- Then “move” into the surface layer. Can you find a way to get inside it, to become one with it, to experience what this surface layer that splits you in two is like from the inside? See if you can determine exactly what it is made of. Take your time so you can experience every step of this most incredible journey. In so doing, you will begin to see exactly how you work and who you really are—beyond all your ideas, beliefs and images of who or what you thought you were.
- Then move through this layer into the interior while still being in contact with the surface (only now from the inside). What is it like to be inside it? How does it feel? What do you sense in this space? Rest here for a few minutes and let yourself be. Let whatever wants to come into your consciousness arise—thoughts, feelings, images, memories or sensations.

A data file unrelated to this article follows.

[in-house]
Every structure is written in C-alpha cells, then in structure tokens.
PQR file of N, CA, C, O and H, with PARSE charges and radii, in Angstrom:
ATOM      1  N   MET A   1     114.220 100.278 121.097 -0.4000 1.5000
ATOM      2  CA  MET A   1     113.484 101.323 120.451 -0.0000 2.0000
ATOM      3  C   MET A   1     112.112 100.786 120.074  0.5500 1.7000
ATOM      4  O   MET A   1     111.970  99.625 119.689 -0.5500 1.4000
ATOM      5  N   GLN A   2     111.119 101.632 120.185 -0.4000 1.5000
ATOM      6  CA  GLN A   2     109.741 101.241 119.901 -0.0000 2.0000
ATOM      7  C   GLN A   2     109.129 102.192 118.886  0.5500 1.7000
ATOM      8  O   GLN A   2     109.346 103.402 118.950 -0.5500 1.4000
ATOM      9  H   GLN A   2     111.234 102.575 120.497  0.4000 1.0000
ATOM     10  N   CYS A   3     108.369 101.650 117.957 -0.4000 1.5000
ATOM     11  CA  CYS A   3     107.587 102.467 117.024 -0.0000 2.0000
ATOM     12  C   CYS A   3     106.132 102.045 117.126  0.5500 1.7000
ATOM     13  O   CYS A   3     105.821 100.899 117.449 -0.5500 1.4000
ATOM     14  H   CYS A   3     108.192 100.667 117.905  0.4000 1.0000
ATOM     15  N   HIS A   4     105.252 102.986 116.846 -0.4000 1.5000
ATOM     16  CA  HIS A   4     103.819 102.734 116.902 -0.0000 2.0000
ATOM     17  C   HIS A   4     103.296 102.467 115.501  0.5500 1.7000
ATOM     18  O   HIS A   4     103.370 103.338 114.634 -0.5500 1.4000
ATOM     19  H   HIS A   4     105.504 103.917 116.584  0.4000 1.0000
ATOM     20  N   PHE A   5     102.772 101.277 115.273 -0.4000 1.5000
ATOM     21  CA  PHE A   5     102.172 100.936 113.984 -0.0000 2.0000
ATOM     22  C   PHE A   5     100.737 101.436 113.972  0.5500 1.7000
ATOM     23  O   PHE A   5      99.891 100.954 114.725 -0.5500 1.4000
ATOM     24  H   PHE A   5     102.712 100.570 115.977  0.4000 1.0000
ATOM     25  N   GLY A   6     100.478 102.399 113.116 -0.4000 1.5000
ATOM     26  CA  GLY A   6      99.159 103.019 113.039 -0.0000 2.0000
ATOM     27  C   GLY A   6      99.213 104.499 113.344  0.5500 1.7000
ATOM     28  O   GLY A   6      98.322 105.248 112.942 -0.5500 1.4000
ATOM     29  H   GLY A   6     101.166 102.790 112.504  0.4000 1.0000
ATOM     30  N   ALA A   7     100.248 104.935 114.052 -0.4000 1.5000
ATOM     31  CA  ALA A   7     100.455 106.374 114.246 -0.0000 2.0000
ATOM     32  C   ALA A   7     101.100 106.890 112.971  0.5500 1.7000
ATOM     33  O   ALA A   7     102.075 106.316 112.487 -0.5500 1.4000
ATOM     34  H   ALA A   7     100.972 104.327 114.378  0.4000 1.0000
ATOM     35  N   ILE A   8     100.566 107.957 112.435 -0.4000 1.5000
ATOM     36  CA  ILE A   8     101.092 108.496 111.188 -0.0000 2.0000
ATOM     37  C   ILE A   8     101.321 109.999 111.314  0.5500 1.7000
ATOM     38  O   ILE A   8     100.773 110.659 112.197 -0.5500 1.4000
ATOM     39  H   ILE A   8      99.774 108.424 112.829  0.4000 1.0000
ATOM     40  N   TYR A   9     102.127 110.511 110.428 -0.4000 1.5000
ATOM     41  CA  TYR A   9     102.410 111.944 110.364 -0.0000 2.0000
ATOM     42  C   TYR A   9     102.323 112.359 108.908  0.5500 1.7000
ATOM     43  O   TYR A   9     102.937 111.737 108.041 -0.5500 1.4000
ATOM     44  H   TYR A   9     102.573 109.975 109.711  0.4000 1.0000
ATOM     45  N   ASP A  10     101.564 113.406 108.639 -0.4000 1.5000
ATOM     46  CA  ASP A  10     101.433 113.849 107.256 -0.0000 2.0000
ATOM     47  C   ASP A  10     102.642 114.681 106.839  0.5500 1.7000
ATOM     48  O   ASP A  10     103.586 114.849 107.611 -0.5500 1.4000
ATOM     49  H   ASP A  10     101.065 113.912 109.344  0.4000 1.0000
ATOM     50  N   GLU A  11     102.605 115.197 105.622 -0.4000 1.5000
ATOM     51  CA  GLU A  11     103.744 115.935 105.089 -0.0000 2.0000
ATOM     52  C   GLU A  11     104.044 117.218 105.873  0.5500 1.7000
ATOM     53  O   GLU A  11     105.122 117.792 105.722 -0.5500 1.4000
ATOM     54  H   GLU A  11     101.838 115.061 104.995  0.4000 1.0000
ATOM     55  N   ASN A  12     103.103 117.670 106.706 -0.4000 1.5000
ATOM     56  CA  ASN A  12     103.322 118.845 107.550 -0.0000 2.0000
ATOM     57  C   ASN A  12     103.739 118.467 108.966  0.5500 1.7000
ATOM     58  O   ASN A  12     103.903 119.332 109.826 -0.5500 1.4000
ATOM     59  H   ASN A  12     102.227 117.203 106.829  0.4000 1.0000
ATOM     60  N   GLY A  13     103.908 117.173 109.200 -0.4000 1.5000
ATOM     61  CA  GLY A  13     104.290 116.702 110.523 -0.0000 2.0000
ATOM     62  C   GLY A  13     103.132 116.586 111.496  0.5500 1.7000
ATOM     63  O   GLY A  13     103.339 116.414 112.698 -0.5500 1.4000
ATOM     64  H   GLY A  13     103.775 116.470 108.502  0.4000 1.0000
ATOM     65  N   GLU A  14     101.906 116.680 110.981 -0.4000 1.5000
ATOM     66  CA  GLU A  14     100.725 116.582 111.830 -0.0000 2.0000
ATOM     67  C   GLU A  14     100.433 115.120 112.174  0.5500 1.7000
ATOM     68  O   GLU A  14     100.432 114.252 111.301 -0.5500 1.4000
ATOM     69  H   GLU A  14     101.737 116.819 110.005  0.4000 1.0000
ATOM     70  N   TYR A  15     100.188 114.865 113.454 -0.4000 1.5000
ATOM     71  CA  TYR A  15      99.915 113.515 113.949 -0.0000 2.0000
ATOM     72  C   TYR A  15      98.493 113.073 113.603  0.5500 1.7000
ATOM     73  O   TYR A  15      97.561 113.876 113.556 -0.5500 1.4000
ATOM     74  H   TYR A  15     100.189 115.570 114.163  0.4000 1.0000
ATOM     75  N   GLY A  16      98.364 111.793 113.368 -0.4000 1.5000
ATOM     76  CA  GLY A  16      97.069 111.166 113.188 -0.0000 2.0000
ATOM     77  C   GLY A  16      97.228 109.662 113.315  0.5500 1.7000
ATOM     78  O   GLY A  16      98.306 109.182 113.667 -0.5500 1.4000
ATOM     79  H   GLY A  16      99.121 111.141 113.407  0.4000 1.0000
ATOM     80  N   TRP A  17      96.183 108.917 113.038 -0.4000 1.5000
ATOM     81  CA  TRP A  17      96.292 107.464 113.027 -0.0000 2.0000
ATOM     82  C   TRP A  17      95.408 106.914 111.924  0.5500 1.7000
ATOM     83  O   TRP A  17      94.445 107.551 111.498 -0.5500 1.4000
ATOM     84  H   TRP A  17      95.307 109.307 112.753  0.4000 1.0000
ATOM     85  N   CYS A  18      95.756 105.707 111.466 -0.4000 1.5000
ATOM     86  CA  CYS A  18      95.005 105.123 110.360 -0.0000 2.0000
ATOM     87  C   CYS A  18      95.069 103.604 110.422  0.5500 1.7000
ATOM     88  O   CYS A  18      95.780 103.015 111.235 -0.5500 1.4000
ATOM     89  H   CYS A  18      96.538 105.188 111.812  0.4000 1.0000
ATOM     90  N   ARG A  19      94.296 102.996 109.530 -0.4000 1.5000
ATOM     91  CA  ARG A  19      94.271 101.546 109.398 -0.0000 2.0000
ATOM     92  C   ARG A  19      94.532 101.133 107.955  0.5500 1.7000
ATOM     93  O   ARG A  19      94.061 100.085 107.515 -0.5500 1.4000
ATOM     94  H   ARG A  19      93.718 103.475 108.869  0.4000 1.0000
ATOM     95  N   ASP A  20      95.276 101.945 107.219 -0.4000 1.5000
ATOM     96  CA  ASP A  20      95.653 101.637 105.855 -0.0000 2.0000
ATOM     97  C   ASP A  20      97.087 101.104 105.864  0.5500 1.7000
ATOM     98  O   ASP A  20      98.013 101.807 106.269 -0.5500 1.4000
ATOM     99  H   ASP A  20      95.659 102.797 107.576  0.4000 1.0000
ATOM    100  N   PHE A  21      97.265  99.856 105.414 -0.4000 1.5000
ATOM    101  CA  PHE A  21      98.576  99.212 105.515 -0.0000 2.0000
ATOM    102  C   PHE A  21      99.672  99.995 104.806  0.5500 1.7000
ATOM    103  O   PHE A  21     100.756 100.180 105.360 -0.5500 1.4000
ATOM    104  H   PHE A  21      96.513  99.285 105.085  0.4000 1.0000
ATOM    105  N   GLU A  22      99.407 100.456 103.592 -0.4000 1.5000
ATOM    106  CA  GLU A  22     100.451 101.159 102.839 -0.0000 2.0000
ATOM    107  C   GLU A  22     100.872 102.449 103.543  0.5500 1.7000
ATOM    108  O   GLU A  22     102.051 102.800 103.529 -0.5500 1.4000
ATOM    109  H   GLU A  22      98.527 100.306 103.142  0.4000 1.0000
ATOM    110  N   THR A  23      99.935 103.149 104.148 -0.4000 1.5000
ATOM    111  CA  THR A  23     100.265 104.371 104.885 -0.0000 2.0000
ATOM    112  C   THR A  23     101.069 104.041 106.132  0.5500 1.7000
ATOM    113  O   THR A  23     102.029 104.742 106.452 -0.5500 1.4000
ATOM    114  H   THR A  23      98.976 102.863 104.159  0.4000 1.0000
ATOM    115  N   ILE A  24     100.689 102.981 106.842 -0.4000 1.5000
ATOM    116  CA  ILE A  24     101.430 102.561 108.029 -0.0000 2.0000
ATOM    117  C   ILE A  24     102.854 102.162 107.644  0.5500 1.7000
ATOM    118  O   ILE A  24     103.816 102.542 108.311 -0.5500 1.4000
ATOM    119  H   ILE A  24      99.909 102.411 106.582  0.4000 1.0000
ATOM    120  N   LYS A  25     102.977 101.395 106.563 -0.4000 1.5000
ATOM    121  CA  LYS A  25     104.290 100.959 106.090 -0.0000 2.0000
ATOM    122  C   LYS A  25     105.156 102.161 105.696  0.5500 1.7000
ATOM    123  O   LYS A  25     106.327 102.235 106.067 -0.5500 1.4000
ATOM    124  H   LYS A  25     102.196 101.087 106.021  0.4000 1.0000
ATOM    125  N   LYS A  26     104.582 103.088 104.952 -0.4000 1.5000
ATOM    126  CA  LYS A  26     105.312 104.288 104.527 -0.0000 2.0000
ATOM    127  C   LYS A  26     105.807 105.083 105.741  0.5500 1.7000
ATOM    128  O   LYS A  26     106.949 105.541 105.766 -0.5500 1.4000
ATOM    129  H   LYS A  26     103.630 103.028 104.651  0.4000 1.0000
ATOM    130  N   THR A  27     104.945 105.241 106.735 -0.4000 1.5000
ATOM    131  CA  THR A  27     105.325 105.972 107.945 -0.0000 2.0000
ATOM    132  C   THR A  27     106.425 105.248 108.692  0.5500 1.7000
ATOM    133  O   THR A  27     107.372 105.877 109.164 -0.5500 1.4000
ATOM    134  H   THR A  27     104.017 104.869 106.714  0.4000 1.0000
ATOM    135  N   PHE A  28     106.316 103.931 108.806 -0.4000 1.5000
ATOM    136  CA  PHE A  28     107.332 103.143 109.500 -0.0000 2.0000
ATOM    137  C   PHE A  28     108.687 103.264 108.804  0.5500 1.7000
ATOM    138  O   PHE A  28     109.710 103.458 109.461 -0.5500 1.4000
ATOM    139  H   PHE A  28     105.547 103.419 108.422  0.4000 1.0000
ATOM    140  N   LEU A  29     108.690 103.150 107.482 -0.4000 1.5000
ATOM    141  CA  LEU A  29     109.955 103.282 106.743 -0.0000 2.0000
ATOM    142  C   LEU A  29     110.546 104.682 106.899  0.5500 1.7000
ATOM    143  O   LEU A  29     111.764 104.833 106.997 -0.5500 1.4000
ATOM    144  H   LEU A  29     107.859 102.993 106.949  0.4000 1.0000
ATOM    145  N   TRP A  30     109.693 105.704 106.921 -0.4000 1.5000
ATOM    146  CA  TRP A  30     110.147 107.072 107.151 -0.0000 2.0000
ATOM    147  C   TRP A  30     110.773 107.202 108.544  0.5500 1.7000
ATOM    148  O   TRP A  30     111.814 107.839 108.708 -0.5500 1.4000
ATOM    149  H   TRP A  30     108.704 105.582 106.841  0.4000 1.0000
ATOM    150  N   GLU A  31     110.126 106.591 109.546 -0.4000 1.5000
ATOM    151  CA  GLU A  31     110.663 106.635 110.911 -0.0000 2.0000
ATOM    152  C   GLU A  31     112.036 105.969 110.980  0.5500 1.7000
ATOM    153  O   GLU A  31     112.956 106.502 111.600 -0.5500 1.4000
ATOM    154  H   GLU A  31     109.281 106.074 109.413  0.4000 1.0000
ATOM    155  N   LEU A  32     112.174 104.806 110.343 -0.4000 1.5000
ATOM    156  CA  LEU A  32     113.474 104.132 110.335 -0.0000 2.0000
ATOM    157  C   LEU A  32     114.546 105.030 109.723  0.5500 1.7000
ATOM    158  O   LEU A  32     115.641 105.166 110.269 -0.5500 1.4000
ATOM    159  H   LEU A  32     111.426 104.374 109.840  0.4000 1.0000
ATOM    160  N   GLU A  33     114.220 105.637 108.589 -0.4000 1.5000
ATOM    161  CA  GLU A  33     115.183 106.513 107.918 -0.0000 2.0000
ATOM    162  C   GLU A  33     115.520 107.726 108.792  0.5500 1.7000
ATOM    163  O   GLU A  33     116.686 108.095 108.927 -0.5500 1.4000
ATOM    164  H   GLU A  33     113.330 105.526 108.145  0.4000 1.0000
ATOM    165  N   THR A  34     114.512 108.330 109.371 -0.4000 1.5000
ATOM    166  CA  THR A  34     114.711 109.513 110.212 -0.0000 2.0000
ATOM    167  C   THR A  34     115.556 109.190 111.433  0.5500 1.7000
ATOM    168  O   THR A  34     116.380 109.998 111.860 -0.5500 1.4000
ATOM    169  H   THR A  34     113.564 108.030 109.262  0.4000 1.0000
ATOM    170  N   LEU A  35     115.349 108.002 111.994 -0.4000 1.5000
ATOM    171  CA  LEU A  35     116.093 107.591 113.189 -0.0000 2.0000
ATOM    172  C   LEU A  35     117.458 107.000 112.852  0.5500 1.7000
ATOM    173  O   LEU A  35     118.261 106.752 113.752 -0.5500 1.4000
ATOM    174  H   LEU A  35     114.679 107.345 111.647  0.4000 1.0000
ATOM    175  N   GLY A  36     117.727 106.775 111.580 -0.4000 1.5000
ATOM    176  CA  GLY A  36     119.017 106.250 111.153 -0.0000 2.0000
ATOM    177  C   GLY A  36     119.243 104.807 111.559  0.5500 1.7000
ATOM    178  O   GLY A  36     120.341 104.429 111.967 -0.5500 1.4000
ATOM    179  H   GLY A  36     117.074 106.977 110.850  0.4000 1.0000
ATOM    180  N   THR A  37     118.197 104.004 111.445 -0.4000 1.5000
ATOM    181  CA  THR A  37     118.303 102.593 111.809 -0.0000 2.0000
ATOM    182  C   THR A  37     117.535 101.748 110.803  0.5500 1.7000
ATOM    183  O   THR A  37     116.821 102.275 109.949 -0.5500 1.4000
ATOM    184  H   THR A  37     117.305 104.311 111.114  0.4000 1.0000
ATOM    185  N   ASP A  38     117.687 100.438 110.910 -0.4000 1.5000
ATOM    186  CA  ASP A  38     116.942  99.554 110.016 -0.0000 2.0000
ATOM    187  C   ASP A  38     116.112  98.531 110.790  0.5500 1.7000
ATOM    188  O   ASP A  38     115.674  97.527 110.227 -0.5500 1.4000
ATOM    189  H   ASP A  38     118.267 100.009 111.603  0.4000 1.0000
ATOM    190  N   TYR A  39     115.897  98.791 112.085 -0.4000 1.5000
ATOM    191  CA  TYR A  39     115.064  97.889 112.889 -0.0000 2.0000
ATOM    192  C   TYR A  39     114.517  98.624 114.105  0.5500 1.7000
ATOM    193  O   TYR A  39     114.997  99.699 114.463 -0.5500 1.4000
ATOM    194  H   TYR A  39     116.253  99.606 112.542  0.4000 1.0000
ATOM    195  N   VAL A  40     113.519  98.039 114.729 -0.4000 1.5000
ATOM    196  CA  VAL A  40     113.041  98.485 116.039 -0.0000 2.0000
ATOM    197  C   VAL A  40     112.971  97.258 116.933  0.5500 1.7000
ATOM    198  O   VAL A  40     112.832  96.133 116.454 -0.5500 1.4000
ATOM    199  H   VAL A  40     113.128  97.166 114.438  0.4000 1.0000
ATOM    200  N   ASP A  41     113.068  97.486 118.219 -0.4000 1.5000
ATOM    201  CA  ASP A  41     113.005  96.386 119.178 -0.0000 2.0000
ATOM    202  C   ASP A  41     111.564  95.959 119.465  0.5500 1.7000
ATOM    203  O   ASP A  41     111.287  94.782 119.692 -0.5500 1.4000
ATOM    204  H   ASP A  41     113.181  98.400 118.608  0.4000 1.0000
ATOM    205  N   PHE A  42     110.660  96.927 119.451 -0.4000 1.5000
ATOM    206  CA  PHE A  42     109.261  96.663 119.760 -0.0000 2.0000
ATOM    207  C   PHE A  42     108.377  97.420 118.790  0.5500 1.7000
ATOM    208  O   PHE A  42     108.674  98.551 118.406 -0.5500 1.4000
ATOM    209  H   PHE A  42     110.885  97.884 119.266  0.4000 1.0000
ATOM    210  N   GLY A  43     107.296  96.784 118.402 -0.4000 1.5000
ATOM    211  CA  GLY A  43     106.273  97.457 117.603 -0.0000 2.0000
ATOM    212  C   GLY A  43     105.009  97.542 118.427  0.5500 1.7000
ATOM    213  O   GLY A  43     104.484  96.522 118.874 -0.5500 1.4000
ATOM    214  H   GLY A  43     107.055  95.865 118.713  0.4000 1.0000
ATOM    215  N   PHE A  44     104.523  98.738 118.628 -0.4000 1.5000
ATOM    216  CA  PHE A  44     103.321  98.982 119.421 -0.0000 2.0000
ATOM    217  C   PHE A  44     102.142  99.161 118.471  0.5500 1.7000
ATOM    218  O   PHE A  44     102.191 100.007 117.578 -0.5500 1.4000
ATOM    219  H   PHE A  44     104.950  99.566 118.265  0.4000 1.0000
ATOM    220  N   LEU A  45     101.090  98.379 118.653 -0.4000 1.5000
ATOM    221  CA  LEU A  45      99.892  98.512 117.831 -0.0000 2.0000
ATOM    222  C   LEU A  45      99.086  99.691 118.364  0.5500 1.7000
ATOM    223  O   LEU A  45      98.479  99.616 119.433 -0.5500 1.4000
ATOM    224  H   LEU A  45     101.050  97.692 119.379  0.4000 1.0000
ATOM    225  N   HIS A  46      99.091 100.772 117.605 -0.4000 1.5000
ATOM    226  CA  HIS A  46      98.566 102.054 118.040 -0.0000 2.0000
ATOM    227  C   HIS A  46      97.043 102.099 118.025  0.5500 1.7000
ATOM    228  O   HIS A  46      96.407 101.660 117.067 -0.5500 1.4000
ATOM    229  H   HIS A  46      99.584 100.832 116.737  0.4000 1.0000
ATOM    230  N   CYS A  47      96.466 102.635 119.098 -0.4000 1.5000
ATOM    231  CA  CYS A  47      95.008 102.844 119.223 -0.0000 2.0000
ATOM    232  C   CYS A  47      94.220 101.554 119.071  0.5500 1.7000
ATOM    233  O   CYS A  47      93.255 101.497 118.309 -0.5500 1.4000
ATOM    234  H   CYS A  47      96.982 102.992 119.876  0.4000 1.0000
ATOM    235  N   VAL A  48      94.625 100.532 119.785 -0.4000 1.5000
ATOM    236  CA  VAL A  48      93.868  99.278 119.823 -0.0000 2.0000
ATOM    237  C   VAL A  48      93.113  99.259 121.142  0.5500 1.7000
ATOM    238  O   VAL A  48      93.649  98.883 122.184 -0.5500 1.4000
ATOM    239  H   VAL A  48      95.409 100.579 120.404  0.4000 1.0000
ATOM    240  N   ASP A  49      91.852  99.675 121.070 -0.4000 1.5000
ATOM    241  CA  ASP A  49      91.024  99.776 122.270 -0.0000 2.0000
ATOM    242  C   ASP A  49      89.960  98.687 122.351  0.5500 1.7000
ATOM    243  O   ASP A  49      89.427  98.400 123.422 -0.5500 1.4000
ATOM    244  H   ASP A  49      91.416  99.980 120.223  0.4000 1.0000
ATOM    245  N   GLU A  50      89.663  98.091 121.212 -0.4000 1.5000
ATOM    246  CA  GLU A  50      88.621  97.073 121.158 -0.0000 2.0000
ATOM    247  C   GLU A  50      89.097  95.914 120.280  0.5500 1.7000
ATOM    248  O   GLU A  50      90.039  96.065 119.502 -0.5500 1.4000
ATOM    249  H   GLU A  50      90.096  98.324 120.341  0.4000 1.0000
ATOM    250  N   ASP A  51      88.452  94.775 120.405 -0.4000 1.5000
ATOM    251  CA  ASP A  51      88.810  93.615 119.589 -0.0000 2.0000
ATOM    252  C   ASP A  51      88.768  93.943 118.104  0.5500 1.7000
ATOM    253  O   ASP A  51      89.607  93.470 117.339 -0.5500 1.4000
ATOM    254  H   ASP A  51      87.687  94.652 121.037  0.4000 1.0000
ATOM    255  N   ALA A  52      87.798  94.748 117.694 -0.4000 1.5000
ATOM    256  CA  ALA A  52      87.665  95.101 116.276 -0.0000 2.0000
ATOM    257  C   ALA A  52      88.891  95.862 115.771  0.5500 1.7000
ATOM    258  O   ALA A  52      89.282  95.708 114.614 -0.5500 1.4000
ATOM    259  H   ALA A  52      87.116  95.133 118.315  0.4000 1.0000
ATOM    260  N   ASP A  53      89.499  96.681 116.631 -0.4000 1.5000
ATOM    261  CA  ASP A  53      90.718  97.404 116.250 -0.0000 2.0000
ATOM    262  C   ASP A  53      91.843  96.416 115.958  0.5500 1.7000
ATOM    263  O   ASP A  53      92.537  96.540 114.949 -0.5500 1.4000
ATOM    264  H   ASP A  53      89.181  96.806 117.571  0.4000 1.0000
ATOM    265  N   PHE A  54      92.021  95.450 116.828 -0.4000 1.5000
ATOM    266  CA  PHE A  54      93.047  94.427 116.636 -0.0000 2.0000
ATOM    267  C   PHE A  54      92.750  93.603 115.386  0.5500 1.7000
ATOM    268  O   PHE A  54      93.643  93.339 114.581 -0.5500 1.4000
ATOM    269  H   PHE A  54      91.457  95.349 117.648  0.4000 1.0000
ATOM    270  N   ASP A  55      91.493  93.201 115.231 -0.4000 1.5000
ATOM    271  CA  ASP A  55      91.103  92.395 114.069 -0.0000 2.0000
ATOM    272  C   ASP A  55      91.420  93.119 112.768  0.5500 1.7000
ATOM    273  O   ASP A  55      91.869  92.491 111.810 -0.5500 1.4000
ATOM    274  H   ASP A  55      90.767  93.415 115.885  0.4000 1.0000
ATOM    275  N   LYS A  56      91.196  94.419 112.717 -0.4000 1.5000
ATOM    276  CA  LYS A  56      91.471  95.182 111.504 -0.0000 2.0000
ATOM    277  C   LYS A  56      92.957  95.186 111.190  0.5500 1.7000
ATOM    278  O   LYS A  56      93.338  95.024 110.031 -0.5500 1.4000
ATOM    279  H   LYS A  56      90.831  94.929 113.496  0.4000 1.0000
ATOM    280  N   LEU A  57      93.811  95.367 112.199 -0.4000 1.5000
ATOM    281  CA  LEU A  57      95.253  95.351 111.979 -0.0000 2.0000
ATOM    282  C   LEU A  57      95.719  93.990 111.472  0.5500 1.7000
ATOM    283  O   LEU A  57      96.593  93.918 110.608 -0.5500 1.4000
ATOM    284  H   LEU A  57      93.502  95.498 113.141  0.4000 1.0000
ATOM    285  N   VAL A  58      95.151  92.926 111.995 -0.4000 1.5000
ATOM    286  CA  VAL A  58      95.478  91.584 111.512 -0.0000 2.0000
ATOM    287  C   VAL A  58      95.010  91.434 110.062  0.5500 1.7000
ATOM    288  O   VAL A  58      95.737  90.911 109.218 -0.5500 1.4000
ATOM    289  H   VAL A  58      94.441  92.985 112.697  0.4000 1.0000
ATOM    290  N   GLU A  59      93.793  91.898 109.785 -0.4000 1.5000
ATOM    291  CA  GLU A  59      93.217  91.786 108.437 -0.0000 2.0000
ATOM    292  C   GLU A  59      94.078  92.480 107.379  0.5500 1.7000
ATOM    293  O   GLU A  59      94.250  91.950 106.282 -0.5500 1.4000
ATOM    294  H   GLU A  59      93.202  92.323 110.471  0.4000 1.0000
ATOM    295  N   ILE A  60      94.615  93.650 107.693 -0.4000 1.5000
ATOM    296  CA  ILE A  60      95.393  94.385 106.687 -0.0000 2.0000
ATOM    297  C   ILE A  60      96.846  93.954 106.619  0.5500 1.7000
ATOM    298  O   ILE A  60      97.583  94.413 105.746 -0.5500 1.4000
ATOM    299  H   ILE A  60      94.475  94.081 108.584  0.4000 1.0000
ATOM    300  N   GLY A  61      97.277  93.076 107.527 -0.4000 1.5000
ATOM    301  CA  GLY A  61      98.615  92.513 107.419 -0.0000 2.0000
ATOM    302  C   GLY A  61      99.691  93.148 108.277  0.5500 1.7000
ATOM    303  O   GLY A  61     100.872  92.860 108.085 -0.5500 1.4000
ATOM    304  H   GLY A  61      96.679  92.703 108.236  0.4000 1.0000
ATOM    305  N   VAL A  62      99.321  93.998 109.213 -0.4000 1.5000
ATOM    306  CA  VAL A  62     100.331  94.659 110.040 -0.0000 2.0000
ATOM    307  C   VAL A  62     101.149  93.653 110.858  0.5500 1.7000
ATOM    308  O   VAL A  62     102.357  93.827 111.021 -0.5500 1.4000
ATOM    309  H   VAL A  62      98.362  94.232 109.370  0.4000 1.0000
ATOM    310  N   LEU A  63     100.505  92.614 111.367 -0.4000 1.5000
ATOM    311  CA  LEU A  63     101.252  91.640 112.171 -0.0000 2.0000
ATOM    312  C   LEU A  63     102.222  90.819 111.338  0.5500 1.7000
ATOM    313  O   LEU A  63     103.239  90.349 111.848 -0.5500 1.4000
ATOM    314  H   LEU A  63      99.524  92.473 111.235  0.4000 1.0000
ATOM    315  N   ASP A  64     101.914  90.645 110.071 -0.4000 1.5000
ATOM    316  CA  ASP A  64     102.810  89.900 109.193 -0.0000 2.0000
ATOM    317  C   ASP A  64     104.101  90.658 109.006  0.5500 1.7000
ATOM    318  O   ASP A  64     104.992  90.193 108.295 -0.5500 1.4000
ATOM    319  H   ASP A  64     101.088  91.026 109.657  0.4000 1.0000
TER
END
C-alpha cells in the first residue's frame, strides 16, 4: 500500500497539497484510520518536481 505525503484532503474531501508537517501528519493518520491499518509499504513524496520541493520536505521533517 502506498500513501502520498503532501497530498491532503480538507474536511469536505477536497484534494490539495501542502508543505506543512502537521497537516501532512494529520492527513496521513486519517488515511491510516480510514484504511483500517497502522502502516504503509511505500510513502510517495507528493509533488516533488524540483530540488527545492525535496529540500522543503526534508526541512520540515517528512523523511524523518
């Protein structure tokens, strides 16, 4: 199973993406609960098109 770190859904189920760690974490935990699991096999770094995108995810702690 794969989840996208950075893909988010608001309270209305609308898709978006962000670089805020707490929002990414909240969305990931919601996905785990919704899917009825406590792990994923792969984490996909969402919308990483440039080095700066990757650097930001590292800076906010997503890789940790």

- Allow yourself next to let go of your grip on the surface layer and let yourself be drawn inwards, downwards, towards the center or bottom or other end of this yearning space—much like a magnet would draw you toward something. Let yourself go—slowly and with great awareness, allowing whatever wants to be revealed to you to come into consciousness.
As you move inward, you may become aware of reluctance, resistance, hesitation or fear that prevents you from entering into the next space. Work with each barrier that you encounter, gradually softening into the resistance. Or you may find a different way to get through the barrier, such as plunging into it, embracing it, merging with it, being filled by it, looking directly at or into it, caring about or surrendering to it. Ultimately, it makes no difference what means you use; the moment you make the decision to face the barrier directly, the barrier begins to open by itself.